Activity Inequality study From Stanford
Today, in shocking but not shocking health news: Activity inequality and obesity. And death. Etc.
Is walking the key to a long life? More evidence points to get yo' ass out of yo' chair.
People at Stanford are so smart.
A new study involving 717,000 people from 111 different countries tracked steps via smartphone over a period of 95 days, finding that countries with the highest "activity inequality" also had the highest rate of obesity.
You're probably wondering what "activity inequality" is, which is a fair question.
The term describes the activity distribution among a population — countries where some people walk much more than others are designated as a high activity inequality, while those where most folks walk about the same amount, have the lowest activity inequality.
Researchers rated countries by their activity inequality and compared these numbers (via some science-y formula you can find here) against obesity rates. Countries with the highest activity inequality also had the highest rate of obesity. Countries where most people walk about the same amount each day have the lowest activity inequality (and better overall health).
There are lots of things we could say about the flaws in using obesity as a general health metric, but the reality is that most studies use it because it's the conceptualization of health that can capture the most data. "Obesity" is a general health risk that offers a more wholistic analysis of health than, say, heart disease or arthritis on their own. Until science figures out a better metric to use, it's important to remember that this data is meant to represent whole countries, not individual people with unique backgrounds, abilities, and habits.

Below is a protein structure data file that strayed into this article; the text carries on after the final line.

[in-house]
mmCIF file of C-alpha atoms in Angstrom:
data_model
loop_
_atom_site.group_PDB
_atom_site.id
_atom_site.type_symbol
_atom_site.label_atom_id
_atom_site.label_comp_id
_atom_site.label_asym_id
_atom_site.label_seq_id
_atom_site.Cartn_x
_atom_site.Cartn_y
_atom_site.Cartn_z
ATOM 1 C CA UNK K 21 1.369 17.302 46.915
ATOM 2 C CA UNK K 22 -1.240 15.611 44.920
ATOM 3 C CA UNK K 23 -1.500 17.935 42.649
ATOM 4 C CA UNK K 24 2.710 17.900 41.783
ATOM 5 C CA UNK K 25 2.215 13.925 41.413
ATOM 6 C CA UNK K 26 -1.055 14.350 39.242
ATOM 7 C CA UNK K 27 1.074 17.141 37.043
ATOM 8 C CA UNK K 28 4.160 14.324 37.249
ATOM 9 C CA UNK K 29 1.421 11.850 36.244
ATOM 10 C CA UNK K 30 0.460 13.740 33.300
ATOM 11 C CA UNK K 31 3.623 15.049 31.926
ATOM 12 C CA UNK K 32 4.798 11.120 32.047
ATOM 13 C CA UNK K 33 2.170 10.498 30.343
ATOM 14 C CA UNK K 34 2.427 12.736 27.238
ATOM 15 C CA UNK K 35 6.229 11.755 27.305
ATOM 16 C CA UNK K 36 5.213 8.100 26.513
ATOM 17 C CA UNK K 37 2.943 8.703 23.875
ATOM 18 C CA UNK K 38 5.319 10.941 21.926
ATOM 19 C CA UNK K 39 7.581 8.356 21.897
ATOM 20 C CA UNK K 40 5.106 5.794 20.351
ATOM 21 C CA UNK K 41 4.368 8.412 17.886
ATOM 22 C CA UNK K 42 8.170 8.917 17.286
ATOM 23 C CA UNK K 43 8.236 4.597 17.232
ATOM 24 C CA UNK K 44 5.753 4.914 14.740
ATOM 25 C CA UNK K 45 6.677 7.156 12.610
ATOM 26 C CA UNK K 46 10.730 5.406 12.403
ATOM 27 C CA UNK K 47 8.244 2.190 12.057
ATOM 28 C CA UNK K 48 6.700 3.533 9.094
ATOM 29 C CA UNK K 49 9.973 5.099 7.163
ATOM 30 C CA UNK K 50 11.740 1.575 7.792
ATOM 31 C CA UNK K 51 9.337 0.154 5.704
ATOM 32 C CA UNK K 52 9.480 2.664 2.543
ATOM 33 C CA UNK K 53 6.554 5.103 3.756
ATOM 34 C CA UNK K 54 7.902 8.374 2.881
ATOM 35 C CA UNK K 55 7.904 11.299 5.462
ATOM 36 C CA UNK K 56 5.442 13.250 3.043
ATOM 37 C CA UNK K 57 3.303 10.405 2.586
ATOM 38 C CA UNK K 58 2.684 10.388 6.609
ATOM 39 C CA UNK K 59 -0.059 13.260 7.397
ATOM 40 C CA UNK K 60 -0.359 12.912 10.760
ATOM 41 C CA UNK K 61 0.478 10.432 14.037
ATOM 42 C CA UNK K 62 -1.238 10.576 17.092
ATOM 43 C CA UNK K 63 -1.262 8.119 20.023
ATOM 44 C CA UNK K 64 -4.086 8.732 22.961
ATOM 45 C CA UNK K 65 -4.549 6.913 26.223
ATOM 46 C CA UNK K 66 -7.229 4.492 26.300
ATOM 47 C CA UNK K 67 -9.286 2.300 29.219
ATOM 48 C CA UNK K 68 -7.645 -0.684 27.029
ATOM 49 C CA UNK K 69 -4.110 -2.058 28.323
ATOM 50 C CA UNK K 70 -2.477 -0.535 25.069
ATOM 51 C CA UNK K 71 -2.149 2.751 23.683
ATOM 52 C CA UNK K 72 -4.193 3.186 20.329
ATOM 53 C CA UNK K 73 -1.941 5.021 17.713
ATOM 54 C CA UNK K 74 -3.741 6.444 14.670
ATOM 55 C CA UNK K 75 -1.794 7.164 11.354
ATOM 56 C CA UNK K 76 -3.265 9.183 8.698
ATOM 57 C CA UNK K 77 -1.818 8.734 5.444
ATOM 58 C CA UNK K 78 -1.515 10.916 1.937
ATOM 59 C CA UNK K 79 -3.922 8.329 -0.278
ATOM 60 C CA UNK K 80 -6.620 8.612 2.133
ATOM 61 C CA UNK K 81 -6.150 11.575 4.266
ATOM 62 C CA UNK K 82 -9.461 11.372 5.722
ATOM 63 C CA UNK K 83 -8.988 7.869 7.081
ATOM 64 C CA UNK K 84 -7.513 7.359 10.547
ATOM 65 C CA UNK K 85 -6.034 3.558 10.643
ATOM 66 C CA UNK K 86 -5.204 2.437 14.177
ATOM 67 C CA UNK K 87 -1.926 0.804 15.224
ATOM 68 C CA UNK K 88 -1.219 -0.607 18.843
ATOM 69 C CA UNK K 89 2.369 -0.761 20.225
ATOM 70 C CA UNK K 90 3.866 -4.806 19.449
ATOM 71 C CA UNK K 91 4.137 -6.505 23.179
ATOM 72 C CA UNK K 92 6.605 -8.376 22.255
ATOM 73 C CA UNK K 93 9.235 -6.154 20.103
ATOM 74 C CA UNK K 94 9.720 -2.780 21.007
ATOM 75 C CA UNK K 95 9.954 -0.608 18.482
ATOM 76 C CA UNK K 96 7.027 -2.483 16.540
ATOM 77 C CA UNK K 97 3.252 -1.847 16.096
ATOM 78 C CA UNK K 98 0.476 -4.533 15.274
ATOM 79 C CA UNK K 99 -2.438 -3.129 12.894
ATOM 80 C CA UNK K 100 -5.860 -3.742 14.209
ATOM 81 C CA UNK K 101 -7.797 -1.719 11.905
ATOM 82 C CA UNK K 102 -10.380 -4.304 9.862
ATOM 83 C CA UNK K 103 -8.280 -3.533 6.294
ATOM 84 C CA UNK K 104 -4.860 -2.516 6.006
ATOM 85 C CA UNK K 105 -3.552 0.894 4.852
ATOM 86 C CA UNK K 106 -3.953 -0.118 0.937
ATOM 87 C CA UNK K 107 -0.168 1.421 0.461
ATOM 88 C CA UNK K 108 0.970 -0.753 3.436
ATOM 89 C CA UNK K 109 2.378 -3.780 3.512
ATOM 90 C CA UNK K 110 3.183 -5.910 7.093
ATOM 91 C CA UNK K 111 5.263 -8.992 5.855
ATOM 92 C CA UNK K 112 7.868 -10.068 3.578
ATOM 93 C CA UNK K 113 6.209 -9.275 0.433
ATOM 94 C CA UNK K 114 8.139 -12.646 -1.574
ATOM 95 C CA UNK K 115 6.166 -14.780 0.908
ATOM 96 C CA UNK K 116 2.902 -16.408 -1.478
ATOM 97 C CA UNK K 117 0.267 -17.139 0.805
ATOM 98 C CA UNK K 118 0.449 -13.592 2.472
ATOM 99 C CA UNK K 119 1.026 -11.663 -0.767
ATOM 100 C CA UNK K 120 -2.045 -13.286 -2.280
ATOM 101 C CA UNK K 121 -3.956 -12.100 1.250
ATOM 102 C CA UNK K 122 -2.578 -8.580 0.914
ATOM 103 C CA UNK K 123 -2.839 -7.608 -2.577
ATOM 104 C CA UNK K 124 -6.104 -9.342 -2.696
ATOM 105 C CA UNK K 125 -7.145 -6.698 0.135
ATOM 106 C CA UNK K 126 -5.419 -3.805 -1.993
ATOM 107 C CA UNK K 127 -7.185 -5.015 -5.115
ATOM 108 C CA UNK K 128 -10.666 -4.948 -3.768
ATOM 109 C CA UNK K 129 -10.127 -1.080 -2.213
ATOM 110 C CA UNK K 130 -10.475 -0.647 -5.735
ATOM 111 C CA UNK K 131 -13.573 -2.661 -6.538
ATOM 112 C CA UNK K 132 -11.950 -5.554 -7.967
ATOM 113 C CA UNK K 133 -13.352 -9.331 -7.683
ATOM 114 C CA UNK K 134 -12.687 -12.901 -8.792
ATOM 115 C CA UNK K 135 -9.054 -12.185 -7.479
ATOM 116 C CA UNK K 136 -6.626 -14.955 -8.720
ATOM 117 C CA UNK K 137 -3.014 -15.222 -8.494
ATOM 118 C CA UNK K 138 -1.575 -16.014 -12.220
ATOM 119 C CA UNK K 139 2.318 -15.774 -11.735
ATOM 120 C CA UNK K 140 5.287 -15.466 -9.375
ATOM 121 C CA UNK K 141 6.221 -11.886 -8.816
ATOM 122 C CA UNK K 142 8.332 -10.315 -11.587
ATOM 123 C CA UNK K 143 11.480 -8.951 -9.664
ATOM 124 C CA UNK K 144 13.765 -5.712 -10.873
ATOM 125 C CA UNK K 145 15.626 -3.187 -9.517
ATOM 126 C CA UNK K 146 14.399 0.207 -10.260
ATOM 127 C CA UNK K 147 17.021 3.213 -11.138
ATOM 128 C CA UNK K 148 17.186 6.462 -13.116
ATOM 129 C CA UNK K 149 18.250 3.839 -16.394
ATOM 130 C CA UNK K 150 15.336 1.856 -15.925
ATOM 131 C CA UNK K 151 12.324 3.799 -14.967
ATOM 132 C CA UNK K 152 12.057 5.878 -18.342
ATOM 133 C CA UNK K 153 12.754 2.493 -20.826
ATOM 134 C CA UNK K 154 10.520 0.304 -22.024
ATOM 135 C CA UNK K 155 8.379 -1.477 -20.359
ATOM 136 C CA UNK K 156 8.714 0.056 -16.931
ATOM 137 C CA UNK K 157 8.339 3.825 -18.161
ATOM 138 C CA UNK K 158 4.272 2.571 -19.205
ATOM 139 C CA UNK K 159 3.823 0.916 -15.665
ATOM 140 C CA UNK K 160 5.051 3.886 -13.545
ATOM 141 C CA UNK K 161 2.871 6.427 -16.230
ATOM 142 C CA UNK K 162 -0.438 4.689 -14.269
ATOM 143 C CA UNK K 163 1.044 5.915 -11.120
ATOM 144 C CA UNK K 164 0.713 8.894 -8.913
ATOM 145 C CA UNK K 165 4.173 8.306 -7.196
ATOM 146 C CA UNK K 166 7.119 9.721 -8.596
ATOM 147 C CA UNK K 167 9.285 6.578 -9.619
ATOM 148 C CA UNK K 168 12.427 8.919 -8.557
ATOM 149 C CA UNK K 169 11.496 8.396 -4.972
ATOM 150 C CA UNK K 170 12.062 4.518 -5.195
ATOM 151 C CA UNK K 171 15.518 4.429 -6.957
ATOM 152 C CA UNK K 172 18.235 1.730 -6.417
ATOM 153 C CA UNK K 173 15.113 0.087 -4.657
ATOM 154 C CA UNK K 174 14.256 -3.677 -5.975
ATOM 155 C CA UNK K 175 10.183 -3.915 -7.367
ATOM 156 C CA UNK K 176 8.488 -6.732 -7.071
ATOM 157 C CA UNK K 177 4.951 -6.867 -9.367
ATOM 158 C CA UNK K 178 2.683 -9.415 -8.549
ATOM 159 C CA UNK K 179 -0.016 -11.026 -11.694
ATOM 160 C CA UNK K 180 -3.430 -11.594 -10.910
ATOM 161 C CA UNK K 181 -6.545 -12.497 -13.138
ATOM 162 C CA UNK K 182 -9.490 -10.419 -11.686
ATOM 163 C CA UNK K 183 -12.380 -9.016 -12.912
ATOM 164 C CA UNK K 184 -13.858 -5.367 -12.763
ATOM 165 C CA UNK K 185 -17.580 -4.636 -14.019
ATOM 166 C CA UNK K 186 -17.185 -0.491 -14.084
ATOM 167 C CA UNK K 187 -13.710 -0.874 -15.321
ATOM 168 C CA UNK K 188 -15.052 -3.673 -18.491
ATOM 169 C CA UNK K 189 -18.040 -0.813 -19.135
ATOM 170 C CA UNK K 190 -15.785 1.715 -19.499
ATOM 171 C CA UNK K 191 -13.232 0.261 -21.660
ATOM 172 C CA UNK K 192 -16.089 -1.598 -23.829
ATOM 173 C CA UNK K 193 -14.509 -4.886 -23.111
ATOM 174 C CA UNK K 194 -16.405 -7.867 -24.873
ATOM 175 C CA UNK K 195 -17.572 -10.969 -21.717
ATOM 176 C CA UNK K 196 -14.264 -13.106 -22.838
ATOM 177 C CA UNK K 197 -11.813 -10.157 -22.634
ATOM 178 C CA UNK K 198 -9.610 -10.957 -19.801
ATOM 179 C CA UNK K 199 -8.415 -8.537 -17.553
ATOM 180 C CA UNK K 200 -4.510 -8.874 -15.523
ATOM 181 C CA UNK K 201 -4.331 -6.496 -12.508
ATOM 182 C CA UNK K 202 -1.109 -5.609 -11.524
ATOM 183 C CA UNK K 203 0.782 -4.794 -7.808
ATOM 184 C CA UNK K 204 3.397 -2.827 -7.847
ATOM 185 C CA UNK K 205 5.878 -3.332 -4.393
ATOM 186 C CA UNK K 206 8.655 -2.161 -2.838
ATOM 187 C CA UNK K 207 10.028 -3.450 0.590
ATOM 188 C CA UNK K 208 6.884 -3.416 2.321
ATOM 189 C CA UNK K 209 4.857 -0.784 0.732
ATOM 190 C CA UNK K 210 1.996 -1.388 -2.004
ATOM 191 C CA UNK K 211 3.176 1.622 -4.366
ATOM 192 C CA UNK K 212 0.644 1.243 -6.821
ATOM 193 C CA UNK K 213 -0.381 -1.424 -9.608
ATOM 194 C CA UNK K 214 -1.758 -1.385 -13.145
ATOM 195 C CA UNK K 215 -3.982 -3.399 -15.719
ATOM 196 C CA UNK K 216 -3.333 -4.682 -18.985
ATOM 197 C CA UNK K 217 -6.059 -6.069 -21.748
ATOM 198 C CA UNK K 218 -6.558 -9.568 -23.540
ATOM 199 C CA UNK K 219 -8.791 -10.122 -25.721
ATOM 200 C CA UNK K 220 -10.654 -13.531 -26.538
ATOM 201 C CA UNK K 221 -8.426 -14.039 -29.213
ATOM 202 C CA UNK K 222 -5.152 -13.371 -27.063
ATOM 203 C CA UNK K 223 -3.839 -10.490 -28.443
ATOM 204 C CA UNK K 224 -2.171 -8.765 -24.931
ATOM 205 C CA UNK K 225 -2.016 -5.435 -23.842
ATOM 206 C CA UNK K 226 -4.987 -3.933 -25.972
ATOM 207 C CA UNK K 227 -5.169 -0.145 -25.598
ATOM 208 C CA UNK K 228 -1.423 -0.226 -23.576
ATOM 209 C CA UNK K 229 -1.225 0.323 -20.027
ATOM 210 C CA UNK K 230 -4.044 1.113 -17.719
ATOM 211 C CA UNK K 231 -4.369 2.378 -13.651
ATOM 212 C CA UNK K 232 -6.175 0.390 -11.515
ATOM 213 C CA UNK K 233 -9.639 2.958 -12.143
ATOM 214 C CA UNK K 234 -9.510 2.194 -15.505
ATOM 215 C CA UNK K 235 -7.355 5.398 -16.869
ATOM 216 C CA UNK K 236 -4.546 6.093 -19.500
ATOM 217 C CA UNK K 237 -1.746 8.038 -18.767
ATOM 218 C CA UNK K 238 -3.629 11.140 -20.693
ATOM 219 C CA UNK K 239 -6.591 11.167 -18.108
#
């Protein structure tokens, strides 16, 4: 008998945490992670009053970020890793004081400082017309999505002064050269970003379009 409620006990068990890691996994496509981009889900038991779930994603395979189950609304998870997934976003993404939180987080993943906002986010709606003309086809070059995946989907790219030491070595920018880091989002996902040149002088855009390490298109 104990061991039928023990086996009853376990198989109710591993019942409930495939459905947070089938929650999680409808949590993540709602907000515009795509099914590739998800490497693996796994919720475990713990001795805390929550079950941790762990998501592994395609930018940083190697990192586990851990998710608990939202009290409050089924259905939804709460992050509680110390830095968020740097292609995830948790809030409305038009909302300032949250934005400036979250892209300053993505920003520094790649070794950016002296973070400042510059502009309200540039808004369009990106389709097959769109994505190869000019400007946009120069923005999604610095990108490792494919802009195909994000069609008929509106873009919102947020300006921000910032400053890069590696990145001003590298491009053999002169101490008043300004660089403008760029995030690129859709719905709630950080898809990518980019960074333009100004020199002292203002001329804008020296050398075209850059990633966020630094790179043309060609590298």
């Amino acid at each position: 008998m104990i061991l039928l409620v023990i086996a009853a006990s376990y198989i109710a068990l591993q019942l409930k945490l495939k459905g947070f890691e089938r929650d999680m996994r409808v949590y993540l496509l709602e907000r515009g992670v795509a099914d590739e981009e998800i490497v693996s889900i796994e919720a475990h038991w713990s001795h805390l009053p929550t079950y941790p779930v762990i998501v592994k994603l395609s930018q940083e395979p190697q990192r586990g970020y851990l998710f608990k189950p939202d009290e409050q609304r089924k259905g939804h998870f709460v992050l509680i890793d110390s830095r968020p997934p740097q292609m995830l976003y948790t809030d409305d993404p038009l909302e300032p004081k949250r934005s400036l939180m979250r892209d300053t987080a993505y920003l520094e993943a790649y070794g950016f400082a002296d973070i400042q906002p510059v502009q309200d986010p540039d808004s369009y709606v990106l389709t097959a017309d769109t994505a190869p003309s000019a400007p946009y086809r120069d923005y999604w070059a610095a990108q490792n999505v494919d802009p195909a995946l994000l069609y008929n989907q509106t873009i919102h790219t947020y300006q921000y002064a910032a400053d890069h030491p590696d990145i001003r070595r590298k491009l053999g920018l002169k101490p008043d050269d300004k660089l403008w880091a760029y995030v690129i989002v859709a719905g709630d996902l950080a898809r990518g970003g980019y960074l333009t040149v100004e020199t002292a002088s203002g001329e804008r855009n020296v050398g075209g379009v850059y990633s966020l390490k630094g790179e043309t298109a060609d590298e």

One thing this study absolutely gets right is the importance of walking for overall health. Time and time again, walking has been shown to be the best exercise humans can do. And we definitely need to do more of it.
We simply don't move enough.
A 2012 study in British medical journal The Lancet, found that 5.3 million deaths annually are linked to inactivity — that's 1 in 10. The study suggests that if physical inactivity rates were to go down by even 10% to 20% worldwide, between a half-million and 1.3 million lives could be saved yearly, raising global life expectancy by almost a year. That's a lot. Just by walking? Apparently, yes.
The surprising thing about the study out of Stanford isn't that inactivity contributes to pathology (ie disease), the surprising thing is that even a higher average activity level in a population isn't suggestive of better health. It's all about moving consistently.
The data in color:
TOP 10 LOWEST ACTIVITY INEQUALITY:
BOTTOM 10 HIGHEST ACTIVITY INEQUALITY:
Surprised? Probably not.
Hong Kong is doing pretty darn good. The US, not so much.
Not surprisingly, larger cities have lower activity inequality. It's pretty easy to get your errands done in New York city where everything is within a few blocks of your house/apartment/closet (it's really expensive to live there). Folks in rural areas tend to move less.
Scientific studies are always so... scientific, but I can boil all of this down for you real quick: Walk. More. Daily. As much as you can.
I mean, if you want to live and stuff.